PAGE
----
Let $\Omega$ be a convex body$^{\boldsymbol{1}}$ in $\mathbb{R}^n$ where $n$ is a positive integer. Fix a positive integer $k$ and some $0<\alpha\leq 1$. Let $k_1> k_2>0$. Does there necessarily exist a diffeomorphism $\phi^{k,\alpha}\in C(\Omega,\Omega)$ satisfying: $$ \lVert\phi-1_{\Omega}\rVert_{k,\alpha}= k_1 \text{ and } \lVert\phi-1_{\Omega}\rVert_{\infty}\leq k_2, $$ where $\lVert\cdot\rVert_{k,\alpha}$ is the usual norm on the Hölder space $C^{k,\alpha}(\Omega,\mathbb{R}^n)$ and $\lVert\cdot\rVert_{\infty}$ is the familiar sup-norm on $C(\Omega,\mathbb{R}^n)$.

Intuitively, I imagine this can be constructed by starting with some “small homeomorphism” $\tilde{\phi}:\Omega\rightarrow \Omega$ and then smoothing it out/mollifying it. But I don't know how to formalize this idea, or if it is even true.

Edit$^{\boldsymbol{1}}$: Following @Pietro Majer's point; I should mention that I also assume that $\Omega$ is a convex body in $\mathbb{R}^n$ (so non-empty interior) and that $n\in \mathbb{Z}^+$ (so $\Omega$ cannot be a point).

  • $\begingroup$ There is something missing in the question or in my understanding: if $1_\Omega$ is the identity, then $\phi = 1_\Omega$ would do. $\endgroup$ Aug 10 '21 at 14:34
  • $\begingroup$ @BenoîtKloeckner You're right. I meant to have an equality $\|\phi-1_{\Omega}\|_{k,\alpha}=k_1$ and not an inequality (or else, the problem becomes trivial as you noted). $\endgroup$ Aug 10 '21 at 14:39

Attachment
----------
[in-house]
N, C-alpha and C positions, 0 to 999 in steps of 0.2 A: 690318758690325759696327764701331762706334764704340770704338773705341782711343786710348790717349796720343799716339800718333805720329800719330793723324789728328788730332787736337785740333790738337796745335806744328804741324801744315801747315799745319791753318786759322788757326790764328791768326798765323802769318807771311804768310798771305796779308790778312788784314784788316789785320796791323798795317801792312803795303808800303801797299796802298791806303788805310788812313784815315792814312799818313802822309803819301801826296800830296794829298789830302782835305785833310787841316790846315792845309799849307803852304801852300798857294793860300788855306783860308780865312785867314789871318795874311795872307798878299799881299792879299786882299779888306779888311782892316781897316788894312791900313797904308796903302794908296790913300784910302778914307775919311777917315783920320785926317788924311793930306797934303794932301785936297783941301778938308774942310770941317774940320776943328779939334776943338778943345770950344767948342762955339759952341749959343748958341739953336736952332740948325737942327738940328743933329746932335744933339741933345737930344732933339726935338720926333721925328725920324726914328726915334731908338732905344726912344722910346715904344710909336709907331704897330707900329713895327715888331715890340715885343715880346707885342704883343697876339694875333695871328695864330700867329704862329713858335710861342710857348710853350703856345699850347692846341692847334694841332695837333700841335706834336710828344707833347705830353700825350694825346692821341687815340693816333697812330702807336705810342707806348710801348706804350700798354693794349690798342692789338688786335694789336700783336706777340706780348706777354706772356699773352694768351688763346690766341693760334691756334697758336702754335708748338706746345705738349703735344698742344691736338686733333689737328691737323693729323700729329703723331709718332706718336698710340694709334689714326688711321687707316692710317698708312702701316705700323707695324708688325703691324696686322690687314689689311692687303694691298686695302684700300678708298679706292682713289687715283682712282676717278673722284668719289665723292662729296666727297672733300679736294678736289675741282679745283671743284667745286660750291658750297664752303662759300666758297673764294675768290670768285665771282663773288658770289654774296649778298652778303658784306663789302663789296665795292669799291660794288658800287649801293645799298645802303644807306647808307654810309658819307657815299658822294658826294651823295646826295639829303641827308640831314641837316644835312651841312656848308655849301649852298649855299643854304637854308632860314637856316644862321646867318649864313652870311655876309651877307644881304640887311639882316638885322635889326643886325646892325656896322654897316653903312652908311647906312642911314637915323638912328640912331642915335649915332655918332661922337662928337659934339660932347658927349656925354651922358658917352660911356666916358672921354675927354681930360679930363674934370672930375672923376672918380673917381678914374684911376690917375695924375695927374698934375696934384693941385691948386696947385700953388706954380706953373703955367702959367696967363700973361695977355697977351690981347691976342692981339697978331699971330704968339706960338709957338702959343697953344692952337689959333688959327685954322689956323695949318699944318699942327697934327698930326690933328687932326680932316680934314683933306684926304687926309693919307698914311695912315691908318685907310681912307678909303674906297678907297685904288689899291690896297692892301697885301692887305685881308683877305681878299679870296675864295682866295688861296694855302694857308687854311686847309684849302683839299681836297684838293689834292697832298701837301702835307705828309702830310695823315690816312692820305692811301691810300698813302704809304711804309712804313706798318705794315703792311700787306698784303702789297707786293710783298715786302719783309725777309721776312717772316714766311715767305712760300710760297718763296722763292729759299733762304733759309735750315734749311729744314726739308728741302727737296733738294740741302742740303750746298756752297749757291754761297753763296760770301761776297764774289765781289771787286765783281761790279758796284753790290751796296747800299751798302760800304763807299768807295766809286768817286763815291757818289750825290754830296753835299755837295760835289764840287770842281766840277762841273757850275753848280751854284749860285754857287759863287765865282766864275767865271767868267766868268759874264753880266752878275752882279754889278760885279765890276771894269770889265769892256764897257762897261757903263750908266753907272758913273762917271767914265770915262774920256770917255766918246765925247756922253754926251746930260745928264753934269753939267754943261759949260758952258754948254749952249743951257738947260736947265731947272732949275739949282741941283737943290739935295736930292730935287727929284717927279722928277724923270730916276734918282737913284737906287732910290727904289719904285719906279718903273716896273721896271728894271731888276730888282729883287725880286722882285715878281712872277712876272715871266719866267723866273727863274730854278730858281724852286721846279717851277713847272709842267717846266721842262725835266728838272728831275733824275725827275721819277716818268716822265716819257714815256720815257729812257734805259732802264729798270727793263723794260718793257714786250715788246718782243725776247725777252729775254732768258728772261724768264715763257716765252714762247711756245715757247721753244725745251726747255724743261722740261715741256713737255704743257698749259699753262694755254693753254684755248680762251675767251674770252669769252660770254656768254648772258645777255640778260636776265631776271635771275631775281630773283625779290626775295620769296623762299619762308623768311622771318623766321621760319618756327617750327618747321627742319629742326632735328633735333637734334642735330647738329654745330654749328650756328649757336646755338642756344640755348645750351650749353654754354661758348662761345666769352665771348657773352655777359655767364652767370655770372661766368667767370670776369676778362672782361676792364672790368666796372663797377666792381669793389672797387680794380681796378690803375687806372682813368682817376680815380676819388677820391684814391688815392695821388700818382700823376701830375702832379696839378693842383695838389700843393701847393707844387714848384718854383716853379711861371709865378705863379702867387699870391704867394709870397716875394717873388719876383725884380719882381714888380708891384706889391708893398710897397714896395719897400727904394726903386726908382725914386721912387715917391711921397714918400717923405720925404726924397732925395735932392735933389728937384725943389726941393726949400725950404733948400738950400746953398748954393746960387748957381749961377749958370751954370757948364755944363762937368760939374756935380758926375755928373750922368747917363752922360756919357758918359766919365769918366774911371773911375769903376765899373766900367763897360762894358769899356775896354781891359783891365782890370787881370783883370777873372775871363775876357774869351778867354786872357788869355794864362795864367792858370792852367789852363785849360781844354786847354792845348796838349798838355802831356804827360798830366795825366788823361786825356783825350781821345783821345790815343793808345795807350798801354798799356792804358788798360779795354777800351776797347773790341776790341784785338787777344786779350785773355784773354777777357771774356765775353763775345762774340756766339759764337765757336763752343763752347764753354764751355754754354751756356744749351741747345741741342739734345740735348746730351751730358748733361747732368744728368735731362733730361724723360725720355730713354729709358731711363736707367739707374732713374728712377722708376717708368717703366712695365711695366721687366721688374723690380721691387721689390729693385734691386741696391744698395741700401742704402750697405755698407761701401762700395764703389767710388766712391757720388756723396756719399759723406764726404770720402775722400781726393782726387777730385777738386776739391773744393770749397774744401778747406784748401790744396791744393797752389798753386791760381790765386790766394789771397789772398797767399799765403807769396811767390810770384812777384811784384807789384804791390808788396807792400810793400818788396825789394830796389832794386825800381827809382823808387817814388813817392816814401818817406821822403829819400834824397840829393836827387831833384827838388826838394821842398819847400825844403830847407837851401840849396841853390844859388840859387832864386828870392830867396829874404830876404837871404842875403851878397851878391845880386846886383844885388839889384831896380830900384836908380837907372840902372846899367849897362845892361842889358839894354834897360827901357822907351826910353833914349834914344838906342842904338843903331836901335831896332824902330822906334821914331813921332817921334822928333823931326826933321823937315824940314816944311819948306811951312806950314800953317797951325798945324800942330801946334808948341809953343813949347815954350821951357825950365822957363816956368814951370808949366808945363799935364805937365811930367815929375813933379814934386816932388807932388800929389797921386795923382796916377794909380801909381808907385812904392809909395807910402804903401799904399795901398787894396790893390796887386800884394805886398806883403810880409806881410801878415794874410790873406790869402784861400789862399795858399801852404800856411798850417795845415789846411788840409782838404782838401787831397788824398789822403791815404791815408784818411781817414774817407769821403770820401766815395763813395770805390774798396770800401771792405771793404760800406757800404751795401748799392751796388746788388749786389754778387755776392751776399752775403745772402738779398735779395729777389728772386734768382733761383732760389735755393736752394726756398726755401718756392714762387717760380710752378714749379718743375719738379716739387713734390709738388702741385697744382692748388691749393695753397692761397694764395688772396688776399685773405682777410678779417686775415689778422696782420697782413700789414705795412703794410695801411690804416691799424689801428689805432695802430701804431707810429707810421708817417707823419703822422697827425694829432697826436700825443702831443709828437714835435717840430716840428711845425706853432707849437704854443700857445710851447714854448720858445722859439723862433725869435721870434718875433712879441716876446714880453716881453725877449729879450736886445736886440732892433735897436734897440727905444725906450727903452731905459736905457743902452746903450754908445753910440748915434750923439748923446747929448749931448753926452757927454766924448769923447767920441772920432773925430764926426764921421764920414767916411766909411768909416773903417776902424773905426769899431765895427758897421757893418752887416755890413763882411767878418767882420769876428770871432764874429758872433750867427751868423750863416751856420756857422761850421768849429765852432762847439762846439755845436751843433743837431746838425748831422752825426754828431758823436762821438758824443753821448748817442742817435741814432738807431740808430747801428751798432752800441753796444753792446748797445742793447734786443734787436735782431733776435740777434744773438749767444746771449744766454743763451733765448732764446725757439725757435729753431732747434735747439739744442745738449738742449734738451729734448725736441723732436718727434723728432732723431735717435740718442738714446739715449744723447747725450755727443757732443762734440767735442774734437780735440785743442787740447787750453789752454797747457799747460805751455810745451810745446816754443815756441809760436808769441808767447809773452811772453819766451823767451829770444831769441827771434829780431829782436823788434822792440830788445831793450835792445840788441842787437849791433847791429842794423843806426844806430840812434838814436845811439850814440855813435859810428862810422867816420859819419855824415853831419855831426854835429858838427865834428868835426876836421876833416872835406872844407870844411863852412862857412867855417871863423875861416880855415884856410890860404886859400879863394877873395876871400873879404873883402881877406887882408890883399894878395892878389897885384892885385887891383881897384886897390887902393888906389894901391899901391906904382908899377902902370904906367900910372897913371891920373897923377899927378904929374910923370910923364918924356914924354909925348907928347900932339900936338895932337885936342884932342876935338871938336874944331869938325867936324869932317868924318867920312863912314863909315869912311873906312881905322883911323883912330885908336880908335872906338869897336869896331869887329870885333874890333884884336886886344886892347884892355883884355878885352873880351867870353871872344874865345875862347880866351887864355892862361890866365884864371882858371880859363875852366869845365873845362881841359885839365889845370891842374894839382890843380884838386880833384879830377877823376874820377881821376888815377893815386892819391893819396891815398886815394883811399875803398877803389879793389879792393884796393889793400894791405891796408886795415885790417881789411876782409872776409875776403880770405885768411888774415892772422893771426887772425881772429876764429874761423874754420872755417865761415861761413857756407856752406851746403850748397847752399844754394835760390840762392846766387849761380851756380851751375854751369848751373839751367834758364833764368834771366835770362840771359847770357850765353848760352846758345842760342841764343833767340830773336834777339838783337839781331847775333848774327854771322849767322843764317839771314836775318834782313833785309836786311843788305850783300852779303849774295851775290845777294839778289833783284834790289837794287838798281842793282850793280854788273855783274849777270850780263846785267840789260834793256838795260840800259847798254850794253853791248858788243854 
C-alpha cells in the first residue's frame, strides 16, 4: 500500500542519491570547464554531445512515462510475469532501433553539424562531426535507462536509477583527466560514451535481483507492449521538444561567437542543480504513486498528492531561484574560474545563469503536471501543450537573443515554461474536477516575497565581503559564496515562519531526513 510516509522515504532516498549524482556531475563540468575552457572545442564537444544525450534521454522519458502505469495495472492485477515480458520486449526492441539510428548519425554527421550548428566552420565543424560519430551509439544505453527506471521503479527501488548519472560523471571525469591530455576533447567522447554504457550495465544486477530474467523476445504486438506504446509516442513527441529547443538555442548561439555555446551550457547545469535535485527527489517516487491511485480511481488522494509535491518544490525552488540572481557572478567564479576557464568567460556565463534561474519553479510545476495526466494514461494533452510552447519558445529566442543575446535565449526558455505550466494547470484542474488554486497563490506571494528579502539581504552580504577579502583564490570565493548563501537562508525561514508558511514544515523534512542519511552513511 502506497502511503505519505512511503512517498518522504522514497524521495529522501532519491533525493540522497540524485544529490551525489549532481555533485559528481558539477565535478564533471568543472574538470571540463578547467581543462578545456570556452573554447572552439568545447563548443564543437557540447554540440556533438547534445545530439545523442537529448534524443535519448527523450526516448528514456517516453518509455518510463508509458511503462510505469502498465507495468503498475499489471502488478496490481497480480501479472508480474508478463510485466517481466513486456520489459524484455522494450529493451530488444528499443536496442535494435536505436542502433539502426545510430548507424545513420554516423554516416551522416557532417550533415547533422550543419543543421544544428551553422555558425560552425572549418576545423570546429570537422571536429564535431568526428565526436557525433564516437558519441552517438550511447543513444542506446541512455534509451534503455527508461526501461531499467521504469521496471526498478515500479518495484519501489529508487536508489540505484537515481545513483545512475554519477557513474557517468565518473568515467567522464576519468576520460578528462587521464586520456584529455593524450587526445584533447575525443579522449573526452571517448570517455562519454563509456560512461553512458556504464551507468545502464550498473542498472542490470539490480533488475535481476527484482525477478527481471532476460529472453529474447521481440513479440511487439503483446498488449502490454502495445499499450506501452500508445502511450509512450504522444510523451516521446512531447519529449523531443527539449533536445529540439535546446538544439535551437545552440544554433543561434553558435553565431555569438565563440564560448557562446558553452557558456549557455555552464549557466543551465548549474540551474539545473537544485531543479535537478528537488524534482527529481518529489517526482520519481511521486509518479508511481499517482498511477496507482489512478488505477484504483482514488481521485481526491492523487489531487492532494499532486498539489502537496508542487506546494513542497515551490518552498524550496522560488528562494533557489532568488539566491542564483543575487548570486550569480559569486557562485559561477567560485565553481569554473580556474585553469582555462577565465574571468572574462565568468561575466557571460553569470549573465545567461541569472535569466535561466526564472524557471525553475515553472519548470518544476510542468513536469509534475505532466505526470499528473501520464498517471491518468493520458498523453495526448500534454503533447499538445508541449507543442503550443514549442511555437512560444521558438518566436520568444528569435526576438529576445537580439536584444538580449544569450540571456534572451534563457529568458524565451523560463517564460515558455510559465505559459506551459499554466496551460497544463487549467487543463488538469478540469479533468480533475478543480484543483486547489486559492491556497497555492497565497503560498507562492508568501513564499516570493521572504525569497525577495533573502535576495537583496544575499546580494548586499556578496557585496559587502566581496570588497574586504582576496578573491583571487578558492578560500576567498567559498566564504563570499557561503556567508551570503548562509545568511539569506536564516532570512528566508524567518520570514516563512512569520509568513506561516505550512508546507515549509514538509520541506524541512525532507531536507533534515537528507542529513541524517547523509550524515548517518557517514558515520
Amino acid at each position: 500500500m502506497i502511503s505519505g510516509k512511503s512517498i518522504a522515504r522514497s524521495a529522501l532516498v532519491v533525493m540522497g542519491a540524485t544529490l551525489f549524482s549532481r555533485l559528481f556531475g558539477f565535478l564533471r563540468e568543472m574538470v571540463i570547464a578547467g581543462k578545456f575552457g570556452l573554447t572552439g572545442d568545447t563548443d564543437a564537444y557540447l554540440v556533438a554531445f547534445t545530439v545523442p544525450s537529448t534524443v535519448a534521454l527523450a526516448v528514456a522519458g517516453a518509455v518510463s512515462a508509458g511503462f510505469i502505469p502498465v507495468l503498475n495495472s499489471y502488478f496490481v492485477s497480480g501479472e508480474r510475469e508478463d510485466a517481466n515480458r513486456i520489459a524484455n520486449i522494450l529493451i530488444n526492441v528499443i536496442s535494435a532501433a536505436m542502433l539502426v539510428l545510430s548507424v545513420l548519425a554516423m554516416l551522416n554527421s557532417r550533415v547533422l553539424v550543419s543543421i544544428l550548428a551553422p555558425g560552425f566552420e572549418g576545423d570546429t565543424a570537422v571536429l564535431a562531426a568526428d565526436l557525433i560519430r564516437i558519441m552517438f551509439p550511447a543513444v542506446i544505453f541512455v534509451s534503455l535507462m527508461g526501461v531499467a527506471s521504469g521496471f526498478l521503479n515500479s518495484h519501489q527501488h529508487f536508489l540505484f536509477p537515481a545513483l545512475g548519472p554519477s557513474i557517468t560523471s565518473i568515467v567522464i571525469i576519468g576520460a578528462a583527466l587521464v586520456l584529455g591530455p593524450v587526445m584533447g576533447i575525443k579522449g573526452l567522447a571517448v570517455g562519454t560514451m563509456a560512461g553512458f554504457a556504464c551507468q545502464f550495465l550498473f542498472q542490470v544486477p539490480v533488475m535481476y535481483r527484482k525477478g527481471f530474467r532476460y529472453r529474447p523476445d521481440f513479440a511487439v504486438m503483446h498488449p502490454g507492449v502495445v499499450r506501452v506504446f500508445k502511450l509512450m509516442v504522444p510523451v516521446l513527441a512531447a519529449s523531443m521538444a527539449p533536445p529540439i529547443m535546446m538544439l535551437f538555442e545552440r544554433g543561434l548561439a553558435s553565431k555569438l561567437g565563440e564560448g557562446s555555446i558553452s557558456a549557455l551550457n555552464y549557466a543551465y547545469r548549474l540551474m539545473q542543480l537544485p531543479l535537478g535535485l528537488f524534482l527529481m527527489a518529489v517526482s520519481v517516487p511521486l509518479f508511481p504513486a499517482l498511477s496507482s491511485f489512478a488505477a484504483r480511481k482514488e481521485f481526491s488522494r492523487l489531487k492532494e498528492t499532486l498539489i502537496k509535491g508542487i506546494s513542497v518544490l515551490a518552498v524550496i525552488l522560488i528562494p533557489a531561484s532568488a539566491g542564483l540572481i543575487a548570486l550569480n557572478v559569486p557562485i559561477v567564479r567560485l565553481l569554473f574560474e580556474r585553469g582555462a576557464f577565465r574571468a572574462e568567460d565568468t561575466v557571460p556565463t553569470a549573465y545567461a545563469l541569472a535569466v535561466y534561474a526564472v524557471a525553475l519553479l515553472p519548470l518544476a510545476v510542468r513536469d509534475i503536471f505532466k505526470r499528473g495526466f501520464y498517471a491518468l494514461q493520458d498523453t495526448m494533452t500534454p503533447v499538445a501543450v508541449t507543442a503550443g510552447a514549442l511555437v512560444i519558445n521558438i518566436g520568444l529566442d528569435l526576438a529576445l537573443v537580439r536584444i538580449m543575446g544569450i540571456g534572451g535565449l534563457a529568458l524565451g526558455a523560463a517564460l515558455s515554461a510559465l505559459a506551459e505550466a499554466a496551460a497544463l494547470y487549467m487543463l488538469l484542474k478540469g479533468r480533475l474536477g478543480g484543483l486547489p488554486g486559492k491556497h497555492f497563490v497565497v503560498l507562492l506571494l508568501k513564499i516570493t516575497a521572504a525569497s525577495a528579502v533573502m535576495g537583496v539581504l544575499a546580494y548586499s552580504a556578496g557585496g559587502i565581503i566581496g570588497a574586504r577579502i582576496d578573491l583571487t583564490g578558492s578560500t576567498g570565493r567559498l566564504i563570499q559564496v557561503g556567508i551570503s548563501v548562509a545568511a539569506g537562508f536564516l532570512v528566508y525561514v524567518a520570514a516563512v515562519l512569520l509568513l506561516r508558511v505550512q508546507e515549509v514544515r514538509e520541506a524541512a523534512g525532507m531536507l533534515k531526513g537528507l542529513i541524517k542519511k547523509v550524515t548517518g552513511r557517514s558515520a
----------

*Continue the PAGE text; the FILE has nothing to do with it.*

As it is the answer is no, by the following counter-example $$.$$

  • 2
    $\begingroup$ (sorry I couldn’t resist) $\endgroup$ Aug 10 '21 at 15:01
  • 3
    $\begingroup$ Is the counterexample a point? $\endgroup$
    – LSpice
    Aug 10 '21 at 15:03
  • $\begingroup$ Oh hahah! It took me a second, ok.. But what is $\Omega$ is say a convex body in $\mathbb{R}^n$ and $n>0$. Is it still obvious $\endgroup$ Aug 10 '21 at 15:45
  • 2
    $\begingroup$ For a convex body, I would take the flow of a sufficiently large(1) smooth field with sufficiently small(2) support in the interior of $\Omega$. The flow $\eta^t$ at time $t$ is a one parameter family of diffeos $\Omega\to\Omega$, that vary continuously wrto $t$, from $\eta^0=Id$ to a distance (in the chosen norm) larger than $k_1$ by (1), yet less than $k_2$ in uniform norm by (2). By continuity some $t$ should do. $\endgroup$ Aug 10 '21 at 16:46
  • $\begingroup$ @PietroMajer That's a great idea, thanks :) $\endgroup$ Aug 10 '21 at 22:12

Your Answer

By clicking “Post Your Answer”, you agree to our terms of service, privacy policy and cookie policy

Not the answer you're looking for? Browse other questions tagged or ask your own question.